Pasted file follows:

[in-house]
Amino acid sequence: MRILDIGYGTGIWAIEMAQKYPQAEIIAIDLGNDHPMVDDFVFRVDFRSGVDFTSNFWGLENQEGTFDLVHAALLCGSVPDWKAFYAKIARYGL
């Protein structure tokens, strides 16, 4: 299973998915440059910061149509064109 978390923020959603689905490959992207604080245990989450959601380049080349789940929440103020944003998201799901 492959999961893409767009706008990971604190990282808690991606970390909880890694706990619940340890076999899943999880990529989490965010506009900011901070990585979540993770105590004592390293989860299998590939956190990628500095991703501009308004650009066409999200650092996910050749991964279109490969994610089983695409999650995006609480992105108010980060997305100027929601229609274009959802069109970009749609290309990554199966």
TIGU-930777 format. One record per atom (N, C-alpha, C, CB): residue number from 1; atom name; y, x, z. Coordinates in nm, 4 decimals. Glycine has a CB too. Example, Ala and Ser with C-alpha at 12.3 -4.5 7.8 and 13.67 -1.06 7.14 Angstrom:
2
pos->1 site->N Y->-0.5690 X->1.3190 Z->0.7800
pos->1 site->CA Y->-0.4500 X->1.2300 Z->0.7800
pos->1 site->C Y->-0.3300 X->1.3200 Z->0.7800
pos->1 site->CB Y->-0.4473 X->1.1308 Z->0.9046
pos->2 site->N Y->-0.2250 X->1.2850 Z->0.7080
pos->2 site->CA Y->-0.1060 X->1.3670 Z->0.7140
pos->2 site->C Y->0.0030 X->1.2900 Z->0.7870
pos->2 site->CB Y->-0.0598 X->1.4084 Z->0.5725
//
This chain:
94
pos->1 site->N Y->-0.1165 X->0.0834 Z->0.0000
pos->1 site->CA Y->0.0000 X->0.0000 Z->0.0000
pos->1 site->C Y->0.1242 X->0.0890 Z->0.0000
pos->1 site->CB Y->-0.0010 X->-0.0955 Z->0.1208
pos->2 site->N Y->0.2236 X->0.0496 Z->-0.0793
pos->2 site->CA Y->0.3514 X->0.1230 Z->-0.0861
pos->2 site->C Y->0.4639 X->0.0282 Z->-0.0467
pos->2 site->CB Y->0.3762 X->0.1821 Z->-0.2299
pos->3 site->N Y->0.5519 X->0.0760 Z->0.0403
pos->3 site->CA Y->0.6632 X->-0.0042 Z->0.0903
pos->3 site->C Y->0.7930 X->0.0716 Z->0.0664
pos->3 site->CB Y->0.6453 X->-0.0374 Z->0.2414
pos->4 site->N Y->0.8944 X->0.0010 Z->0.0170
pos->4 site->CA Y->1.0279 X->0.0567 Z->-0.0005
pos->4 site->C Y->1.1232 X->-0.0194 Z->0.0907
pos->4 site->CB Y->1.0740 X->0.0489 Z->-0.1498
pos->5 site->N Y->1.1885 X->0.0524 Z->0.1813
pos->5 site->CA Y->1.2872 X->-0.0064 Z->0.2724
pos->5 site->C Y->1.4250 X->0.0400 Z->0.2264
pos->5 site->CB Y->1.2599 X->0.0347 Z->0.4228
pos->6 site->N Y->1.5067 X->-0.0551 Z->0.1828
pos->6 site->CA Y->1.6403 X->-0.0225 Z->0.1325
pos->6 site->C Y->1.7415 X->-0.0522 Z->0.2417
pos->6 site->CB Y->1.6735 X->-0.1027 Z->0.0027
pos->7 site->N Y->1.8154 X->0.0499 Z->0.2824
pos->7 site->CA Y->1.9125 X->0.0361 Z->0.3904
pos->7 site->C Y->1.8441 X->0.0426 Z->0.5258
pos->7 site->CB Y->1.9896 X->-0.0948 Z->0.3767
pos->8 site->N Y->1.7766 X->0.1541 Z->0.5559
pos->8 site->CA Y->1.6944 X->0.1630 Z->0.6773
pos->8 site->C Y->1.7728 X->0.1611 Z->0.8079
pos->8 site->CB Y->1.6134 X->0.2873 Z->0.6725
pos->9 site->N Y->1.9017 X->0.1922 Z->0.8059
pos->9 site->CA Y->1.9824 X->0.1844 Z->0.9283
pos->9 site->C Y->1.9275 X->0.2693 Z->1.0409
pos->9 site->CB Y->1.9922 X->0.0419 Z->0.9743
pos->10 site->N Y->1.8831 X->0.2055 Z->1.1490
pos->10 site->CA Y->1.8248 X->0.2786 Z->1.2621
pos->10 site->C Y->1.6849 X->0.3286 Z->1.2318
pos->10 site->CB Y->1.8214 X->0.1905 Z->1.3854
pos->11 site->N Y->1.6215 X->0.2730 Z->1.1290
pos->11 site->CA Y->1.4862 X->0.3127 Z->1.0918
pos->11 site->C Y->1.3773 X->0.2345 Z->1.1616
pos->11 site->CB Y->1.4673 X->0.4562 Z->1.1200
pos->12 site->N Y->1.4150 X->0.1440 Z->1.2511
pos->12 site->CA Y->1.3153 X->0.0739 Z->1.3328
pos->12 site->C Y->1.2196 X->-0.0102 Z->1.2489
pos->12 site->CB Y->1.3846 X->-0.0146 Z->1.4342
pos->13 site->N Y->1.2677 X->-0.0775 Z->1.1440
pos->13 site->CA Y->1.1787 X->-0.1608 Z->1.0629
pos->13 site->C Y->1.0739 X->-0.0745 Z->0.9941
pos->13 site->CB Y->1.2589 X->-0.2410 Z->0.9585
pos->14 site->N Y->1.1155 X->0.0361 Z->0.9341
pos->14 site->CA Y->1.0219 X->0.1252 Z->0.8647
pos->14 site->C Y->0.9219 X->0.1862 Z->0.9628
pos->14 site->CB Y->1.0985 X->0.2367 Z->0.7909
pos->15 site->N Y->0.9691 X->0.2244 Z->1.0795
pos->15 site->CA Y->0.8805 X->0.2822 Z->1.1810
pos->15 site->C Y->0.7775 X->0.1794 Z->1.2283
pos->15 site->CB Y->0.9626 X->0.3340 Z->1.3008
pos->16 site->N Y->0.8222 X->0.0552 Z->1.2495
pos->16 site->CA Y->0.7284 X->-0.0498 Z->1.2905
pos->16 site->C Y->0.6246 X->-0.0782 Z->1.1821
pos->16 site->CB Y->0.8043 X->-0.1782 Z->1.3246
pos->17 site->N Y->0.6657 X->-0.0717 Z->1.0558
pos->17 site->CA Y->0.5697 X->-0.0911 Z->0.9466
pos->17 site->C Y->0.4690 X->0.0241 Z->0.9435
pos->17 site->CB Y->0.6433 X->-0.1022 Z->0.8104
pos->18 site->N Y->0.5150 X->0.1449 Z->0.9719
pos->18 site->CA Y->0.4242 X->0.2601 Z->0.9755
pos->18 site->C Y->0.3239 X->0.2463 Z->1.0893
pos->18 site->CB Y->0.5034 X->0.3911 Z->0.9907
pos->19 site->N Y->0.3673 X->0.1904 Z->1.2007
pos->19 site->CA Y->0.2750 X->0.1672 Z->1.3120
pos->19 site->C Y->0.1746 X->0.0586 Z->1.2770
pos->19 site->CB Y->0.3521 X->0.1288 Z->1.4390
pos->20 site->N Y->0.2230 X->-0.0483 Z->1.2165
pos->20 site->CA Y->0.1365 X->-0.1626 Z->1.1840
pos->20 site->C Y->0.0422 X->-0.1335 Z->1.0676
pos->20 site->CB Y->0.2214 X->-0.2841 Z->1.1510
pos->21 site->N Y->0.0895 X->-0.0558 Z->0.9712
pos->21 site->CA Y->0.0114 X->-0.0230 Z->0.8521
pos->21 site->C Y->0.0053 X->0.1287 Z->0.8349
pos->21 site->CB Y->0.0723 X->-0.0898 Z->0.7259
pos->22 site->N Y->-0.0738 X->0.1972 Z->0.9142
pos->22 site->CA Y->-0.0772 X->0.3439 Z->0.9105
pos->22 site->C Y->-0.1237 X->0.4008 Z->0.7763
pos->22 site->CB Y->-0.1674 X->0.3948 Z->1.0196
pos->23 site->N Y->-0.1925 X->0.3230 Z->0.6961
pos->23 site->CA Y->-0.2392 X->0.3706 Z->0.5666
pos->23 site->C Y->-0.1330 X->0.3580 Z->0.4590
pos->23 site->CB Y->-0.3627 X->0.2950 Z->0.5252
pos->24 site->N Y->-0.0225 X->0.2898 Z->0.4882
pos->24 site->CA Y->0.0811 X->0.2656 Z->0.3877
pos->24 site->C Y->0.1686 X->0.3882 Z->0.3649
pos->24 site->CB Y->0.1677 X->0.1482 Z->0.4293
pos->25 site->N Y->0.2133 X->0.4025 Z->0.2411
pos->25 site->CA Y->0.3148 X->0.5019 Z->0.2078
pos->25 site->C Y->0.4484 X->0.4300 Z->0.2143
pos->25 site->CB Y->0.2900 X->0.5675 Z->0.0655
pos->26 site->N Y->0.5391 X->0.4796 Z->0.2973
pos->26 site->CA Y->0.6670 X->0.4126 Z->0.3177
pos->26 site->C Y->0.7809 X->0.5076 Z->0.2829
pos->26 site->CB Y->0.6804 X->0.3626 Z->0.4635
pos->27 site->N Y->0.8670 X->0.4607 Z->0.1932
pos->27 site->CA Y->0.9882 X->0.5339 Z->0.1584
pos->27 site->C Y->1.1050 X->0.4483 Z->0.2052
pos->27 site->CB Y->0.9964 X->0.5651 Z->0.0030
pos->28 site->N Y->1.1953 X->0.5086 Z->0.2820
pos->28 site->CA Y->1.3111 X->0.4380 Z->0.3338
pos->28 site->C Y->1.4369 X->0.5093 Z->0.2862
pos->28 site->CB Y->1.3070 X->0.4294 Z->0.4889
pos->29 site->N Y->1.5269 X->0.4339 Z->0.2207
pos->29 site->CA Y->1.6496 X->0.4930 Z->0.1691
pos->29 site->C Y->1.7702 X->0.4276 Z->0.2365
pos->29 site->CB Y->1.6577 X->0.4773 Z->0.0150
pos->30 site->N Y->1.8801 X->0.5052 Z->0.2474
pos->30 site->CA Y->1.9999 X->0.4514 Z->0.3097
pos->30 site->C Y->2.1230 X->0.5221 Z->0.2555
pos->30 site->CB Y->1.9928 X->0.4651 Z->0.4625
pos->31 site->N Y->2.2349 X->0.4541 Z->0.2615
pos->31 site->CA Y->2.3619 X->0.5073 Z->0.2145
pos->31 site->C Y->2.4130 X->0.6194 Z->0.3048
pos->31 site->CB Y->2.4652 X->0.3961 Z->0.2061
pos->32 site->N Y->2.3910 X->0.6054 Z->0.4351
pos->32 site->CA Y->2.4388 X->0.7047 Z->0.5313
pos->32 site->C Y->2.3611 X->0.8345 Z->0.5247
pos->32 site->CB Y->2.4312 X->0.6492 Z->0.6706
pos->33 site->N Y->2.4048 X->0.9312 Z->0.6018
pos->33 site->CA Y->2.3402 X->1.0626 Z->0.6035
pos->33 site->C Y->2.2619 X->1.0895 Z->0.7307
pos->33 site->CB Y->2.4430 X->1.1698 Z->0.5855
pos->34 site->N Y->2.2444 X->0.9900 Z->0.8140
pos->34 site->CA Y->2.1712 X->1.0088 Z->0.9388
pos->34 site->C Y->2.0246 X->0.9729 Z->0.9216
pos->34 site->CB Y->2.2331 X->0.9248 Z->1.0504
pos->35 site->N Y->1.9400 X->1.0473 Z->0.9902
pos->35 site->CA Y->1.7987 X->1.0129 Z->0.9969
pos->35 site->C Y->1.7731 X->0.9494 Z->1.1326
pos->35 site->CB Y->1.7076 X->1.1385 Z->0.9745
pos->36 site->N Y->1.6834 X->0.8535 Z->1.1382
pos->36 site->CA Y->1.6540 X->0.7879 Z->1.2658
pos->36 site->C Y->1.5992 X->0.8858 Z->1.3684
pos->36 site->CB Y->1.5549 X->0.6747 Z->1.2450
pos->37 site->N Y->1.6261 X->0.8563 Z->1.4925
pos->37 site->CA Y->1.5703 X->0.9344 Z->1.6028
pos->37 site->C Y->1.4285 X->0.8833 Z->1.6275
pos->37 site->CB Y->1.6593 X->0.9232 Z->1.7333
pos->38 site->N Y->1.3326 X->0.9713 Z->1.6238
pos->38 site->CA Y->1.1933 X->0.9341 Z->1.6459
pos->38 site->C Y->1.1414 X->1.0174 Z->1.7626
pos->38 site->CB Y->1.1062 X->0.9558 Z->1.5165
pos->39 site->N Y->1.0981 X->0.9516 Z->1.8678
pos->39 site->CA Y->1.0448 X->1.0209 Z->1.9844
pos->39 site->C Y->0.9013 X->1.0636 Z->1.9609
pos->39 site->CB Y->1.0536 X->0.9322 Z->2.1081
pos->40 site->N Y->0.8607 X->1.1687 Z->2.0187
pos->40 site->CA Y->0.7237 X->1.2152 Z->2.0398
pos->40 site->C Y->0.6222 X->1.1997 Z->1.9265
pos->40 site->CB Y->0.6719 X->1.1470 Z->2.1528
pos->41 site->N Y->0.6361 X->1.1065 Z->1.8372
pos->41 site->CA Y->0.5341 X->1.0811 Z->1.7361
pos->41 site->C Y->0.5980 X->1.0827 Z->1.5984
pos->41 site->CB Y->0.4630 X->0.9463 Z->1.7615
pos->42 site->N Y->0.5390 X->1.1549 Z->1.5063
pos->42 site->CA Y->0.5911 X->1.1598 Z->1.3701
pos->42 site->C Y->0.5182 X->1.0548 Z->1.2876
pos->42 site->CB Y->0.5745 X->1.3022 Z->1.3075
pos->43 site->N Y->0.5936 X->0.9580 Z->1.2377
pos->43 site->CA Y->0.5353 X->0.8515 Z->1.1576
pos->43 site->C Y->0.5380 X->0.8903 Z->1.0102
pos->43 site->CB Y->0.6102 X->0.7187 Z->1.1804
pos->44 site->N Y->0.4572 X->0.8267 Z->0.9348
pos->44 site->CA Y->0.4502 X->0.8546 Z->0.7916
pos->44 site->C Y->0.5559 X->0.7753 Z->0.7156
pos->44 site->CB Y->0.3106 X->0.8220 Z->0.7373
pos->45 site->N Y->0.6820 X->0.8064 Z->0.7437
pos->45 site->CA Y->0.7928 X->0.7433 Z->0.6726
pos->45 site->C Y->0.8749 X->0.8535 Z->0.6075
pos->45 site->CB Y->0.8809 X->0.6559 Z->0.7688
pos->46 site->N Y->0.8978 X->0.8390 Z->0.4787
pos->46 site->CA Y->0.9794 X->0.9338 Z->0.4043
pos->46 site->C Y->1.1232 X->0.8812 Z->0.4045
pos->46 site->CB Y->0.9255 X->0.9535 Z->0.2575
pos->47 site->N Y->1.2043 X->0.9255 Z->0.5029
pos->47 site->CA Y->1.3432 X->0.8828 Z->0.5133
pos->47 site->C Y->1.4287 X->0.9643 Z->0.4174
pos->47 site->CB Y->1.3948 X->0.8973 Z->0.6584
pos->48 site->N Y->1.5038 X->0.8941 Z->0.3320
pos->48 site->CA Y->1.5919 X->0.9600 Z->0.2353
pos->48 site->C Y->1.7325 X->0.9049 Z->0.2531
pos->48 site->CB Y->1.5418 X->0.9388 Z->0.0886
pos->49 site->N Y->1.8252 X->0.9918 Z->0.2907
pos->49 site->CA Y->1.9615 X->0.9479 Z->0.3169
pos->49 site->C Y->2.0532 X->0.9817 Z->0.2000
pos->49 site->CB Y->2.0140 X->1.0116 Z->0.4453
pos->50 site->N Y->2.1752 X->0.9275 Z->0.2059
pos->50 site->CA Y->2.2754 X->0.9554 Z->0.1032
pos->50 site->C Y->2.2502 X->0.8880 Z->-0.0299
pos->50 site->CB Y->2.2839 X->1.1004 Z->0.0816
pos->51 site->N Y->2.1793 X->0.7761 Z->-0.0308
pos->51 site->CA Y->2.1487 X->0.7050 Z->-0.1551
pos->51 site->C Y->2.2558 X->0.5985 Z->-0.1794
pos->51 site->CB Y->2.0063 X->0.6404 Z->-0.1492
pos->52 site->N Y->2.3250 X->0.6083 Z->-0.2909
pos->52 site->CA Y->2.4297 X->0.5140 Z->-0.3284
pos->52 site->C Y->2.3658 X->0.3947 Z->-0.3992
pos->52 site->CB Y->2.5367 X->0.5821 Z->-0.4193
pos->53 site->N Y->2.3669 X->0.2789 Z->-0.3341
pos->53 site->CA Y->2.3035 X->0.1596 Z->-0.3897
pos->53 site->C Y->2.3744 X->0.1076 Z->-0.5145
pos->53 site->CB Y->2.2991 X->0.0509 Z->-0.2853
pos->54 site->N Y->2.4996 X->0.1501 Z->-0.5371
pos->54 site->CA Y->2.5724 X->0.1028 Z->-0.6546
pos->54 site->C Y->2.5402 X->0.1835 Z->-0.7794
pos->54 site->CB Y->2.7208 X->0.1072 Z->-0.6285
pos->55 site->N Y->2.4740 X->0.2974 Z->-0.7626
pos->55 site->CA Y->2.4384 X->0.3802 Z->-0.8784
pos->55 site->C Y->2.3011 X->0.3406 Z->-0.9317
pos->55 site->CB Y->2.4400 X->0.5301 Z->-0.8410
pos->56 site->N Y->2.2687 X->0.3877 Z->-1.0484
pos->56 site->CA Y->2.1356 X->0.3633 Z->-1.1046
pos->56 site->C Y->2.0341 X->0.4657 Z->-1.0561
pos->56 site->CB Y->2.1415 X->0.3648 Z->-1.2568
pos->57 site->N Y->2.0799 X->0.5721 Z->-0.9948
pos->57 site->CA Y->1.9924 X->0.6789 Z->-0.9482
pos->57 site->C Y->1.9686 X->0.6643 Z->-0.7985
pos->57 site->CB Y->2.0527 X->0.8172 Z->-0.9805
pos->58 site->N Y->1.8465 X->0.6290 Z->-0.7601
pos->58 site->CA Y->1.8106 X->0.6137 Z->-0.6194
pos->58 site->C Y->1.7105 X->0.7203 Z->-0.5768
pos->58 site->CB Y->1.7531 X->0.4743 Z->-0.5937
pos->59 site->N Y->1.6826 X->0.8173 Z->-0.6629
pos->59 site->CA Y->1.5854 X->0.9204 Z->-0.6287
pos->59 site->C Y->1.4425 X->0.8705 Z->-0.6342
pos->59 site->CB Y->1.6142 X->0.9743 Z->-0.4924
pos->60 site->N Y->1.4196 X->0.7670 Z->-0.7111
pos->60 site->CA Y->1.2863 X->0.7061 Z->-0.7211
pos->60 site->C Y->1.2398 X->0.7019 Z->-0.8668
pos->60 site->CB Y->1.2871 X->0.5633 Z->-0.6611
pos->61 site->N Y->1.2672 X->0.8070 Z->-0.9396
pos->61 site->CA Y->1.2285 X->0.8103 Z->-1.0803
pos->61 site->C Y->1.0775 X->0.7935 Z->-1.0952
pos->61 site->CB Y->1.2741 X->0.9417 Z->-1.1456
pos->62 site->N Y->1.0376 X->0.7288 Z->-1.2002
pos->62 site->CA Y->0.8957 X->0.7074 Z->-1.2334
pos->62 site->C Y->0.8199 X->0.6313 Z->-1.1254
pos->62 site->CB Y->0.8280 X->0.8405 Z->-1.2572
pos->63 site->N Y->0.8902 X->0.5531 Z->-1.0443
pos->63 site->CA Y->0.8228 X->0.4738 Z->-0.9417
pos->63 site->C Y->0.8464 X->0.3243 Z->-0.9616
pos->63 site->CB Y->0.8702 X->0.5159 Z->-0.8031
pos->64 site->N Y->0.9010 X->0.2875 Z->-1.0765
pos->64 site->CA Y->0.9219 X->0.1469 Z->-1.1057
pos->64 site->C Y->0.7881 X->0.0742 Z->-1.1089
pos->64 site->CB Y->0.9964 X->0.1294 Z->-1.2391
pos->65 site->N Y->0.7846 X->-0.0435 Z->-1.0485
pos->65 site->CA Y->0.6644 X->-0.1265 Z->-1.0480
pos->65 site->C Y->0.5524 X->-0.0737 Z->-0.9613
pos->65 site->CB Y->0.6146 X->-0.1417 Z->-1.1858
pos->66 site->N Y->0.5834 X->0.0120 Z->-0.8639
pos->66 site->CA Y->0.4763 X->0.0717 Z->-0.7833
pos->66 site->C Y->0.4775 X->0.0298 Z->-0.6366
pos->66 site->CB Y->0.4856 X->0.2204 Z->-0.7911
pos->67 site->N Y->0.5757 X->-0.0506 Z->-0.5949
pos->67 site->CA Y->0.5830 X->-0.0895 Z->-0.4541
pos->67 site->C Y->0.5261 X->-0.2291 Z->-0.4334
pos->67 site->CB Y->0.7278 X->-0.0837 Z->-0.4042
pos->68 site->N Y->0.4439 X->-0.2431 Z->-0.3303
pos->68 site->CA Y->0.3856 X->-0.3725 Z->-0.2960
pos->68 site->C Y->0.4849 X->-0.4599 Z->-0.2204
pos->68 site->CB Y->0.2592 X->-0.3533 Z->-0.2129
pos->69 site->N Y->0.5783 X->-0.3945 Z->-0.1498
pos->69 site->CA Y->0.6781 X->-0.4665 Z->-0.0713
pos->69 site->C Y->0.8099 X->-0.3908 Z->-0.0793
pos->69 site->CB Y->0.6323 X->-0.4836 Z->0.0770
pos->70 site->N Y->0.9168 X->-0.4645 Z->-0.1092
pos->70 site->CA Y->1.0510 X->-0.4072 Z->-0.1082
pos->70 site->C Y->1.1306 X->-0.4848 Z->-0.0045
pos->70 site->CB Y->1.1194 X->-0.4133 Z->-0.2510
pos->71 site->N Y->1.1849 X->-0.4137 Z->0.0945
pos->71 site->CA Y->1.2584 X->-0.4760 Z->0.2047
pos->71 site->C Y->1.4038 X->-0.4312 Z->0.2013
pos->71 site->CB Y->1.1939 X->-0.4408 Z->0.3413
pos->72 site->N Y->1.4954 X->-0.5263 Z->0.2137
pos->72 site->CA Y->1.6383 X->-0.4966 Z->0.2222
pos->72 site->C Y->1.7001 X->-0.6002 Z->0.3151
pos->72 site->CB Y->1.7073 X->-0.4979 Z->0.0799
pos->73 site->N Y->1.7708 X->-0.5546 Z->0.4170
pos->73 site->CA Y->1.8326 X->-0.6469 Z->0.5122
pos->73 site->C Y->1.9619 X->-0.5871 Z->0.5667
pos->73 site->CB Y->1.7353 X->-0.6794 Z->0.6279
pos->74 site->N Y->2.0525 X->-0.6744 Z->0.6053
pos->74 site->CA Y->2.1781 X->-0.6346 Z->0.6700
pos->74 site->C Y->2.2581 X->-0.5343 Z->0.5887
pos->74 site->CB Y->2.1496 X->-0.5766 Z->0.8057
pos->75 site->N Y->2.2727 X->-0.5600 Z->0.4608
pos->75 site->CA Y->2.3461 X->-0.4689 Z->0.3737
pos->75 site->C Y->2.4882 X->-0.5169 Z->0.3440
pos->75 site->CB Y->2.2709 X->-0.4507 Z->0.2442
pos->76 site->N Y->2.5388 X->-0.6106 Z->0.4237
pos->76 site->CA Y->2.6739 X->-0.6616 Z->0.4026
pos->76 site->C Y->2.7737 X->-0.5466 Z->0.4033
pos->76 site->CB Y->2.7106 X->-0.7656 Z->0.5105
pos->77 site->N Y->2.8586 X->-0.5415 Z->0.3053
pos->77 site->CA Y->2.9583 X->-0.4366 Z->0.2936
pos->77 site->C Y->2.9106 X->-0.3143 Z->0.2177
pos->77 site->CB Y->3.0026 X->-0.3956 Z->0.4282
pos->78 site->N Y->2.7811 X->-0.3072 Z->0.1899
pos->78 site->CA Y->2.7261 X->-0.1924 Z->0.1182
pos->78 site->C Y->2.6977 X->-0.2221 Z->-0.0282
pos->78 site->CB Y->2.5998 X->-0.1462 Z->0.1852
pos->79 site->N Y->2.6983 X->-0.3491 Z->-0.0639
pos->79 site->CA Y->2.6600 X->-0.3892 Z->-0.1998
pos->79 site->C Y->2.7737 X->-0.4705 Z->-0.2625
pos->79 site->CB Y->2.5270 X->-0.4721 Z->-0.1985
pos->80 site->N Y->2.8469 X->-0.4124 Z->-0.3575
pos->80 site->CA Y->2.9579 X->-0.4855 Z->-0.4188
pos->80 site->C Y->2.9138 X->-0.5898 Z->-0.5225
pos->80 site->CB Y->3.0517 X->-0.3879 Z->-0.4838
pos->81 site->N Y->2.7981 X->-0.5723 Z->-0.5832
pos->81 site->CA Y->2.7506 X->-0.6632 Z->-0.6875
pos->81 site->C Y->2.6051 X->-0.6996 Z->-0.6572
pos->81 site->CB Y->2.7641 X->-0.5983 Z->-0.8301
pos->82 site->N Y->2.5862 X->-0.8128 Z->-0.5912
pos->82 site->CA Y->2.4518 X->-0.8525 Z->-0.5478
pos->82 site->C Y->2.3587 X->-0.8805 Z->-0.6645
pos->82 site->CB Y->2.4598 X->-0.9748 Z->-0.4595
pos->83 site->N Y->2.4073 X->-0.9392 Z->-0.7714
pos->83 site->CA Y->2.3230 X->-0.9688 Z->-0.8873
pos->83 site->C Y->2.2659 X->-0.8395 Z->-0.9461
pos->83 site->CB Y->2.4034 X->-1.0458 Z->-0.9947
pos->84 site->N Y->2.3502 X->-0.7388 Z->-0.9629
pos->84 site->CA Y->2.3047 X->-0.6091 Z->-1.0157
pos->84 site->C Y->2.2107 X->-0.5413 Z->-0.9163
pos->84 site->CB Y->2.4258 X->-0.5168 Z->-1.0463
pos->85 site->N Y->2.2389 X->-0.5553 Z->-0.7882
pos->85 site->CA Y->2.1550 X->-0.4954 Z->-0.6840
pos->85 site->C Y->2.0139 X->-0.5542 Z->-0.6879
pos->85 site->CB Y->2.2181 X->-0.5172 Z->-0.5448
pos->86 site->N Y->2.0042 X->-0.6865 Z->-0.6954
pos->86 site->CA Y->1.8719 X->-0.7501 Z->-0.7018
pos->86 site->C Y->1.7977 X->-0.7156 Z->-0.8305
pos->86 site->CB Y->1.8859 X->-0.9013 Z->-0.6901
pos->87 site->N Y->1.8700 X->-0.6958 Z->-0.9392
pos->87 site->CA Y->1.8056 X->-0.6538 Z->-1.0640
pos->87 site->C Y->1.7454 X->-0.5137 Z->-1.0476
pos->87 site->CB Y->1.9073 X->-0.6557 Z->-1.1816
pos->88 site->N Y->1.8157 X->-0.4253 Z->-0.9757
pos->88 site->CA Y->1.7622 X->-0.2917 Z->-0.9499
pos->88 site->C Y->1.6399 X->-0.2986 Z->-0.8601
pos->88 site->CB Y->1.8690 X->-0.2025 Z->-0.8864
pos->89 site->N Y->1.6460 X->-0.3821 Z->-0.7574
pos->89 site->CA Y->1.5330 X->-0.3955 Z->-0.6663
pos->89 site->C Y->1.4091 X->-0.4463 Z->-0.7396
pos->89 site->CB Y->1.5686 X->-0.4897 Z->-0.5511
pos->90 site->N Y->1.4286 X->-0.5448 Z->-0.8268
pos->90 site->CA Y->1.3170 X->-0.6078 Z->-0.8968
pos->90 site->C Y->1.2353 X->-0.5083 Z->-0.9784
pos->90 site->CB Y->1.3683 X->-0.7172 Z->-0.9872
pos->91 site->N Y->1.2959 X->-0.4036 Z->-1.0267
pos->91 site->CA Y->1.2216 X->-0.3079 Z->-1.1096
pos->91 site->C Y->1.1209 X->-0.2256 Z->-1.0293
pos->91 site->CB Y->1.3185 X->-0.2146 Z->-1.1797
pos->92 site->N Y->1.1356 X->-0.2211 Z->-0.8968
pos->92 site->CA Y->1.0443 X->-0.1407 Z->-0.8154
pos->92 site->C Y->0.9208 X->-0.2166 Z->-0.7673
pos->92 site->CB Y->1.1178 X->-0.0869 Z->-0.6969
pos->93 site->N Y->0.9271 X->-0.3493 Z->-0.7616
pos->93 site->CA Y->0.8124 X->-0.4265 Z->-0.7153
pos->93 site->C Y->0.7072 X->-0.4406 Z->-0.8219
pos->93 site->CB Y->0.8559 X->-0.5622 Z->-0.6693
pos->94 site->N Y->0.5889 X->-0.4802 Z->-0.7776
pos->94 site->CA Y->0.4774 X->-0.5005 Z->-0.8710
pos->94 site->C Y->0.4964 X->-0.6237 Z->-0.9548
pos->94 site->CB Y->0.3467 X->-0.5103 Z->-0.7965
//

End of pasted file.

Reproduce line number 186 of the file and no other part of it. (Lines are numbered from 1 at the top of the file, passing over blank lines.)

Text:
pos->43 site->CA Y->0.5353 X->0.8515 Z->1.1576